McNamara, N.P., Plant, T., Oakley, S., Ward, S.E., Wood, C. & Ostle, N. (2008) Gully hotspot contribution to landscape methane (CH4) and carbon dioxide (CO2) fluxes in a northern peatland. Science of The Total Environment, 404, 354–360.

This paper from Niall McNamara and colleagues at the Centre for Ecology and Hydrology is another example of a paper that I read early on in my PhD, which shaped my approach from the beginning. In this study, Niall and colleagues measured methane emissions from gullies and surrounding open moorland at what was to become my PhD study site, a blanket peatland in the north Pennines, England. They found that the gullies had much higher methane emissions than the surrounding bog and, despite covering just 9.3% of the land area, accounted for 95.8% of the methane emissions from the entire blanket peatland. The study confirmed that status of wet, Sphagnum– and sedge-filled gullies as hotspots for methane emissions. For me, this emphasised the importance of finding reliable estimates of greenhouse gas emissions from these landforms at the landscape scale – and why not apply the same idea to eroding areas as well? In my PhD, I found that these patches of bare peat played a similar role to gullies, in accounting for a disproportionately large amount of greenhouse gas emissions at the landscape scale, given their relatively small area.

Mitchell, R., Hester, A., Campbell, C., Chapman, S., Cameron, C., Hewison, R. & Potts, J. (2010) Is vegetation composition or soil chemistry the best predictor of the soil microbial community? Plant and Soil, 333, 417–430.

This paper by Ruth Mitchell and colleagues at the James Hutton Institute is one of my favourites, because it features a clever statistical method called Co-Correspondence Analysis, which can be used to determine how useful one community (the plant community, for instance) is for predicting another community (how about the soil microbial community immediately beneath those plants). This is another paper on the theme of using what we can easily see and survey (the plant cover) to predict what we can’t see as easily (the soil microbes, or the greenhouse gas emissions). Ruth found that the plant community predicted the soil microbial community just as well as the soil chemistry. I was keen to see if the same could be said of the plant communities present at my PhD study site, so tried it myself (unfortunately, with less convincing results!).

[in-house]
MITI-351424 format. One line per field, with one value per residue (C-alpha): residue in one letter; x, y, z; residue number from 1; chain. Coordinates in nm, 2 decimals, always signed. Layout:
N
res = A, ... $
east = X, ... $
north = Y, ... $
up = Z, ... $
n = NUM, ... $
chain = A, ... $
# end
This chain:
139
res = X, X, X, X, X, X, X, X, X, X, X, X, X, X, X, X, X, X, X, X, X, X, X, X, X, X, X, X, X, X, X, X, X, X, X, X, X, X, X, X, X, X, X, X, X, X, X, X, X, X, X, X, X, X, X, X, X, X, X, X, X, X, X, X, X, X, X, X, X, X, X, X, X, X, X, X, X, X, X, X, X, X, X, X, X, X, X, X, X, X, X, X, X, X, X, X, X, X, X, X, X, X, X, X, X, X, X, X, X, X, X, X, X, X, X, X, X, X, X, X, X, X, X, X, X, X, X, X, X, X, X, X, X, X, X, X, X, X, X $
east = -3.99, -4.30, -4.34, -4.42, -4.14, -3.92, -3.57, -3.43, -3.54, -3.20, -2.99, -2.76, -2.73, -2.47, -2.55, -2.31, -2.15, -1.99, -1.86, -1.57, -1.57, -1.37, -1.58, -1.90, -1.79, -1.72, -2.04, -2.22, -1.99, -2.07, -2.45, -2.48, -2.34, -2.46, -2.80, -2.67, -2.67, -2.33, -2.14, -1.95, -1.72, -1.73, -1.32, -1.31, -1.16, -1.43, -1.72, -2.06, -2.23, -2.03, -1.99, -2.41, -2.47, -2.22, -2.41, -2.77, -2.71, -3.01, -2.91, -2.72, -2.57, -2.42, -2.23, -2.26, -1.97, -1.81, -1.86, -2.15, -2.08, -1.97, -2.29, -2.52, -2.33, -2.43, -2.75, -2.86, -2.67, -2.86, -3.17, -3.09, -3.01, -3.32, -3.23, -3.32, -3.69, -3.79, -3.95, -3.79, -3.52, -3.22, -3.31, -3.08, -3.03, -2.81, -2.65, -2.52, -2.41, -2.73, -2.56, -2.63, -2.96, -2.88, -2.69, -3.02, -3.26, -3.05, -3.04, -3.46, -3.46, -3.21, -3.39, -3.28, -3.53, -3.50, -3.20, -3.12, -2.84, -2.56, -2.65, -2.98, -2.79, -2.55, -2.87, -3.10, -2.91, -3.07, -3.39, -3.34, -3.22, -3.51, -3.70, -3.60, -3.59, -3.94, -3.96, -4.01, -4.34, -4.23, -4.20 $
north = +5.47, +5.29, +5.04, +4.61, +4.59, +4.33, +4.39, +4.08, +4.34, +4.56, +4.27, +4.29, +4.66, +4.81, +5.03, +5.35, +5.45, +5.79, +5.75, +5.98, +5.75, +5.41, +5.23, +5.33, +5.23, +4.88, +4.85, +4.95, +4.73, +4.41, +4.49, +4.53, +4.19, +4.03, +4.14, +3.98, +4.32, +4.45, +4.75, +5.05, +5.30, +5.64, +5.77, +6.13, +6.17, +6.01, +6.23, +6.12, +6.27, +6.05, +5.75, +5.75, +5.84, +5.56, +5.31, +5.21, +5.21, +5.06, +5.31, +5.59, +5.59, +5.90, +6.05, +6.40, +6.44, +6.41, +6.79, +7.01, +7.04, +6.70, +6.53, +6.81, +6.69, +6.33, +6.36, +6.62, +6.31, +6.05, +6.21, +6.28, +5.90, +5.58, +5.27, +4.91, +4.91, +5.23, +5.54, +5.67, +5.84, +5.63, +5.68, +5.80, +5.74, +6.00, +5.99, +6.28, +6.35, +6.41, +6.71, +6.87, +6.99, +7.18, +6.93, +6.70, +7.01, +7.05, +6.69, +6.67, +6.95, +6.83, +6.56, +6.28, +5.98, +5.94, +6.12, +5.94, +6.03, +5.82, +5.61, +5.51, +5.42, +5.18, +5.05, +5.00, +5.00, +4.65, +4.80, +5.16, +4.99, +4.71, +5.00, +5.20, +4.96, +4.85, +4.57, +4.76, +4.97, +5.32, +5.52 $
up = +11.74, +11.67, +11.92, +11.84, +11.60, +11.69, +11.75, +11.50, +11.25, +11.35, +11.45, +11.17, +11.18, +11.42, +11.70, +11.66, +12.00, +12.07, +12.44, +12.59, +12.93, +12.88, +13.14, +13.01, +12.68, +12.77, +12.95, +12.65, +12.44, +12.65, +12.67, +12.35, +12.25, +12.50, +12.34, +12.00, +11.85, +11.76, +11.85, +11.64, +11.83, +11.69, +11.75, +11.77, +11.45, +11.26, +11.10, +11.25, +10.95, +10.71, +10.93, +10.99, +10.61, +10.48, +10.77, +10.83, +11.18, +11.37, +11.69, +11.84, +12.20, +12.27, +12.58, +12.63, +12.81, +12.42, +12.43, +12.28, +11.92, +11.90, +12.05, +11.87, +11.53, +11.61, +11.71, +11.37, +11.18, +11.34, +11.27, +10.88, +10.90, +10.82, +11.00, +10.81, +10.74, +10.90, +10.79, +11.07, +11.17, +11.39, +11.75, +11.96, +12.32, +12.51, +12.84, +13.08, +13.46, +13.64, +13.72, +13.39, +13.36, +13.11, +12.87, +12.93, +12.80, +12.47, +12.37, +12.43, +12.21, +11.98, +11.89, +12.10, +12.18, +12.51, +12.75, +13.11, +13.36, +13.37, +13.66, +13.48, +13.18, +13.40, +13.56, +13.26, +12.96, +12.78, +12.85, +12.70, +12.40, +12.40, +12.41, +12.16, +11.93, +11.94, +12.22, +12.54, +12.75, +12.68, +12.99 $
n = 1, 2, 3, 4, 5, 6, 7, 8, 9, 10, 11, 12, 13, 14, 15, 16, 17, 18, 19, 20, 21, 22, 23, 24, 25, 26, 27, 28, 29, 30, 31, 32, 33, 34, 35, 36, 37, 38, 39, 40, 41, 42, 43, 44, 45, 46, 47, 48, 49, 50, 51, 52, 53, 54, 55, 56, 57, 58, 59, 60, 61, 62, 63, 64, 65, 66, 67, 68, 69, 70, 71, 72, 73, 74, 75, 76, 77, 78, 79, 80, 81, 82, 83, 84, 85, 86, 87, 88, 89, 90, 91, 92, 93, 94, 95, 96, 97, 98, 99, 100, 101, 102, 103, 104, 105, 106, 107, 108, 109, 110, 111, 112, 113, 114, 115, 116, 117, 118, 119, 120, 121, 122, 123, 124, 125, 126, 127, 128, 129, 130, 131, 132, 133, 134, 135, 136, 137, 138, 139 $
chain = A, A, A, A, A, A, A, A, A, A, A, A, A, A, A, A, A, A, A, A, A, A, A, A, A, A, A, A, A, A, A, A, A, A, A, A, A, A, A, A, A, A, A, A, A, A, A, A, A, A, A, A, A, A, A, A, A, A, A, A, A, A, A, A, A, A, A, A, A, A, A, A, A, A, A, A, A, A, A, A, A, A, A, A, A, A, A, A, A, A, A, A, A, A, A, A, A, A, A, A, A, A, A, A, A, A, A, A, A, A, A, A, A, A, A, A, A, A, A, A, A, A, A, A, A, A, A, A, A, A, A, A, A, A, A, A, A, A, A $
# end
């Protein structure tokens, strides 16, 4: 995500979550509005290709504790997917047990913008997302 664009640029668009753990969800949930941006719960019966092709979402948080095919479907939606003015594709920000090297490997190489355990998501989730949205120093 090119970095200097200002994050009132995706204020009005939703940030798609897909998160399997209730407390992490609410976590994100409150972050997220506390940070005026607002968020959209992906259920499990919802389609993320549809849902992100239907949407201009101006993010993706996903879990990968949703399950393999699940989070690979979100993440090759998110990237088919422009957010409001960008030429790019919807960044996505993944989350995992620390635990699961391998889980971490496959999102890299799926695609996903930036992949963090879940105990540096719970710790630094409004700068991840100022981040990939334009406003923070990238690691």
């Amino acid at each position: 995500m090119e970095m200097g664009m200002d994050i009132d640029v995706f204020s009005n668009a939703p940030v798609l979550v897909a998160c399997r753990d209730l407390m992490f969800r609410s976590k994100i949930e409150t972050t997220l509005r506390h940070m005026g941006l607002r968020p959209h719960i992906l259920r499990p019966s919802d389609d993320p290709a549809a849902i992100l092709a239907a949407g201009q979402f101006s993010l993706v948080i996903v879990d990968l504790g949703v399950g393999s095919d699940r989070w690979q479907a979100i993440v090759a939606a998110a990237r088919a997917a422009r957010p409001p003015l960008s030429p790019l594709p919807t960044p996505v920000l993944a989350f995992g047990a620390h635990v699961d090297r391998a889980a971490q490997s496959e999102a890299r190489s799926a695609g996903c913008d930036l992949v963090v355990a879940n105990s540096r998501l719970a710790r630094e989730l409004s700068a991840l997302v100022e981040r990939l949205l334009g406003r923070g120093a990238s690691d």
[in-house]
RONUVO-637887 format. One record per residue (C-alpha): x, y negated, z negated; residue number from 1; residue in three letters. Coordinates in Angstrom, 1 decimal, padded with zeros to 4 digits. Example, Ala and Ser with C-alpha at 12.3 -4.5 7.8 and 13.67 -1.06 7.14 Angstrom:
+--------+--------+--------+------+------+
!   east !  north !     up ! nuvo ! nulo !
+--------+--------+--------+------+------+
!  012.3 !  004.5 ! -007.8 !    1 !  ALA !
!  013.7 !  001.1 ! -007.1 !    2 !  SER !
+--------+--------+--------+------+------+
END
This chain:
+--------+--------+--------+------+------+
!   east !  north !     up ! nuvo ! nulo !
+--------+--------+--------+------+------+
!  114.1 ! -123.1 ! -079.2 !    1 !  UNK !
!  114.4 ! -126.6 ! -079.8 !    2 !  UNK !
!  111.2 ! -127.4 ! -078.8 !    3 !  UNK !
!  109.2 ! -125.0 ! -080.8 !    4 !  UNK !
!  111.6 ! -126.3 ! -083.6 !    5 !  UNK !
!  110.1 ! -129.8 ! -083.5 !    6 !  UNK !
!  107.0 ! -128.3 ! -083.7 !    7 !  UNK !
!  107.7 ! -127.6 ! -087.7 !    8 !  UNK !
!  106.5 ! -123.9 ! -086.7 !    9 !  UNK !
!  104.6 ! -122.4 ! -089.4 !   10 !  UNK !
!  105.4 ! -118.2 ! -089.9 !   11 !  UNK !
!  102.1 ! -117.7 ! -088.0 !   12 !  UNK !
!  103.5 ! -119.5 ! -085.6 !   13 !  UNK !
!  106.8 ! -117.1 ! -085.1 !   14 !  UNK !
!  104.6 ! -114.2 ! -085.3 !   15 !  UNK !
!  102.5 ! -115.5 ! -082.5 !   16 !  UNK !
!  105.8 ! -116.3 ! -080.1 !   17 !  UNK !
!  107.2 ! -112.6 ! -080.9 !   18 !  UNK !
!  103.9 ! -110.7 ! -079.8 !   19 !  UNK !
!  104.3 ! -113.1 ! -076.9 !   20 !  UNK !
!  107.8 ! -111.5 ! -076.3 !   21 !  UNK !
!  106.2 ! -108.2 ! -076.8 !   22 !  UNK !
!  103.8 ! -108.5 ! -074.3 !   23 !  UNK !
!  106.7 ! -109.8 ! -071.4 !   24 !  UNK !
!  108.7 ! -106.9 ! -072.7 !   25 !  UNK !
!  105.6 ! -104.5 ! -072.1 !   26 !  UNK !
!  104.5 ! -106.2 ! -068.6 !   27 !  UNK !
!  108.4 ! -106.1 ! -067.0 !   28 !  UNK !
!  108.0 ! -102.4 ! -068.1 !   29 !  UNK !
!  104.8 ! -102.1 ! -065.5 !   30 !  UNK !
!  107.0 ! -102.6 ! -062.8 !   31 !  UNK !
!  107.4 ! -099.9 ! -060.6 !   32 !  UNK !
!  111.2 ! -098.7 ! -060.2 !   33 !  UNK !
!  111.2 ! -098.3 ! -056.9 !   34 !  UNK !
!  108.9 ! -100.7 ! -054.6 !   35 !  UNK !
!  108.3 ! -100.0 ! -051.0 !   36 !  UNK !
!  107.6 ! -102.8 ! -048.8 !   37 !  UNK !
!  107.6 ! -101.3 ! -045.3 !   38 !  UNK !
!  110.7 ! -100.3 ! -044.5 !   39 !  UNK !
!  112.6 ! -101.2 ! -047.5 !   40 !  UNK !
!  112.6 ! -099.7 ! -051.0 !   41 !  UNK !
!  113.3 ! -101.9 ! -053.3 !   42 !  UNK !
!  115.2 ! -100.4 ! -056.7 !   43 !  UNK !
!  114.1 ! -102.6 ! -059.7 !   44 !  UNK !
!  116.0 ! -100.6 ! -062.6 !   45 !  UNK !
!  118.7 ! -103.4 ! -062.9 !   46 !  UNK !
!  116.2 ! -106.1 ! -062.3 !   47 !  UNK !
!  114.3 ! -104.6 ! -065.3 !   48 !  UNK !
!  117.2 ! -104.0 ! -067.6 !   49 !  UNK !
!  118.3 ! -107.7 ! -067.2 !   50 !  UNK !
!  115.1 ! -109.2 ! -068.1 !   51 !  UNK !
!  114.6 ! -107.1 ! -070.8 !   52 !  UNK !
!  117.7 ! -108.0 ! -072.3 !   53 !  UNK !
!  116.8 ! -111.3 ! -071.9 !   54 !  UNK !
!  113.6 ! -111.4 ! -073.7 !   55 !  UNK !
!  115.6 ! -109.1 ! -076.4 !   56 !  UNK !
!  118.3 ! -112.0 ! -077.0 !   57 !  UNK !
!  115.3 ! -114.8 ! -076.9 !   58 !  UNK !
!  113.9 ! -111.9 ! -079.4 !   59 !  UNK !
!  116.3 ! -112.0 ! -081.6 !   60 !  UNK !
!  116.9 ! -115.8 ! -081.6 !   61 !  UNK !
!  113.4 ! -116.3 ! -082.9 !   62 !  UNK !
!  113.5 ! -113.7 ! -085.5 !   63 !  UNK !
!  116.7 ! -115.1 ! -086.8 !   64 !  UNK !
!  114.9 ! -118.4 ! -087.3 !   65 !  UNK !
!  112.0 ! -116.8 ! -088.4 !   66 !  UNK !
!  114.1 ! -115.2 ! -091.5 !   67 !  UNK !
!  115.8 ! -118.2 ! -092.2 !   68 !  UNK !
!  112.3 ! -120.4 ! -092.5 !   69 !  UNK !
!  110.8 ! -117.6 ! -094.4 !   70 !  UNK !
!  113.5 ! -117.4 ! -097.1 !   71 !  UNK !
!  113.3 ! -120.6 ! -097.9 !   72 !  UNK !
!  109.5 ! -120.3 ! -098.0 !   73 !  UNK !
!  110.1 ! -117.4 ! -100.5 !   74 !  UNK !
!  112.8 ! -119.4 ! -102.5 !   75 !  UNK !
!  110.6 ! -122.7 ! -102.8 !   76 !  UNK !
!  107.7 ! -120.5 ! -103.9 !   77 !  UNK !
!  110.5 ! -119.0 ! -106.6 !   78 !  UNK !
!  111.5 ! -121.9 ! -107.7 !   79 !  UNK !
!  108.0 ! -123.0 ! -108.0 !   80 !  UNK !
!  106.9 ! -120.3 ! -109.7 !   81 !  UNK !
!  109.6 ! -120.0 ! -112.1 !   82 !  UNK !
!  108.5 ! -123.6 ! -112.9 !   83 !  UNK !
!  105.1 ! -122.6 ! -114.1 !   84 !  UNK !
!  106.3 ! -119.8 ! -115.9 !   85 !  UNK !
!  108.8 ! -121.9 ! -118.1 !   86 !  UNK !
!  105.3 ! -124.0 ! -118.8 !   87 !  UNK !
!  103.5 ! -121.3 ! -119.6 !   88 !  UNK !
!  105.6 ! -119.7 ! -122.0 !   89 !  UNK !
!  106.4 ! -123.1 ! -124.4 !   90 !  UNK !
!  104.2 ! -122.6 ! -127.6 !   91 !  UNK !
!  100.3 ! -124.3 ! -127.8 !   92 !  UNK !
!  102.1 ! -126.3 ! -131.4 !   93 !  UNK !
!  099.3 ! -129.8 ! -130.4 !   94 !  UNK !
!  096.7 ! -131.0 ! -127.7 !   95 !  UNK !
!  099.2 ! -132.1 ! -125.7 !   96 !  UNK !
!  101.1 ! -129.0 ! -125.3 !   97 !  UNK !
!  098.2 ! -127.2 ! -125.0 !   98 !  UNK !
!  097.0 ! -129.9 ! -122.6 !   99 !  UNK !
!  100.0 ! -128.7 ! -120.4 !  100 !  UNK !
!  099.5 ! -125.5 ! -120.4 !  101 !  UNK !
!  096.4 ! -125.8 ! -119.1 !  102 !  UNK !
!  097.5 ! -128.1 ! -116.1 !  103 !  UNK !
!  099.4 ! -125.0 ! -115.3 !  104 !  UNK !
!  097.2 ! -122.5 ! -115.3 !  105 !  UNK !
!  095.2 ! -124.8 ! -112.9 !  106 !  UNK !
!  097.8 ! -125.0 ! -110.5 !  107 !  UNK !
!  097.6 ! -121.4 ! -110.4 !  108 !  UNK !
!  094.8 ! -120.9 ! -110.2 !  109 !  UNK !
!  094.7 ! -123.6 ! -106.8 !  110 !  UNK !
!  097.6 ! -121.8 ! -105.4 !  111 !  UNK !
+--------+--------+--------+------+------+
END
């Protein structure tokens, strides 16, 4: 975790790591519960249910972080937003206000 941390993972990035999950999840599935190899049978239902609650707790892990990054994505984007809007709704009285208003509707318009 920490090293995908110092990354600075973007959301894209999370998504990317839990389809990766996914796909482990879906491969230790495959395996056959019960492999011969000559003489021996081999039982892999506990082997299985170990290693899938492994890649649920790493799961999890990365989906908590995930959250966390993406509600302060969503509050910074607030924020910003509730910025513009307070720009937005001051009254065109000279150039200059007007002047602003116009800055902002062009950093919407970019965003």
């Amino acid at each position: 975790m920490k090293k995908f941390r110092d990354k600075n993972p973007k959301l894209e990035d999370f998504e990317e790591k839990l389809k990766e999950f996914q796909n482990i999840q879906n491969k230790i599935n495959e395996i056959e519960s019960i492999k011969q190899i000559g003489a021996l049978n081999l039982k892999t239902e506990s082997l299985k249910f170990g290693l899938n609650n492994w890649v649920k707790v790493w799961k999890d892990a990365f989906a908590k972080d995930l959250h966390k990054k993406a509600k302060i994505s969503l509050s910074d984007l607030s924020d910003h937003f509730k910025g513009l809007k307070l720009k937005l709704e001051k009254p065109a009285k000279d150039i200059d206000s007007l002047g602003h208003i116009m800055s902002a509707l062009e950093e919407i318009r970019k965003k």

Treseder, K.K., Balser, T.C., Bradford, M. a., Brodie, E.L., Dubinsky, E. a., Eviner, V.T., Hofmockel, K.S., Lennon, J.T., Levine, U.Y., MacGregor, B.J., Pett-Ridge, J. & Waldrop, M.P. (2012) Integrating microbial ecology into ecosystem models: challenges and priorities. Biogeochemistry, 109, 7–18.

I’ve chosen this paper as one of my favourites because it introduced an idea that I think is particularly important to consider when we’re thinking about modelling the responses of ecosystems to global change pressures, like nitrogen deposition, or a warming climate. Kathleen Treseder and co-authors make the point that integrating some knowledge of soil microbial communities in our models will probably improve the performance of those models. As far as my own research is concerned, this paper helped me to justify the choices I made when selecting the scales at which to measure the soil microbial communities at my own PhD study site – I wanted to characterise them in a way that would perhaps be useful for future use in models of peatland carbon and nitrogen cycling.

Van der Heijden, M.G.A., Bardgett, R.D. & van Straalen, N.M. (2008) The unseen majority: soil microbes as drivers of plant diversity and productivity in terrestrial ecosystems. Ecology Letters, 11, 296–310.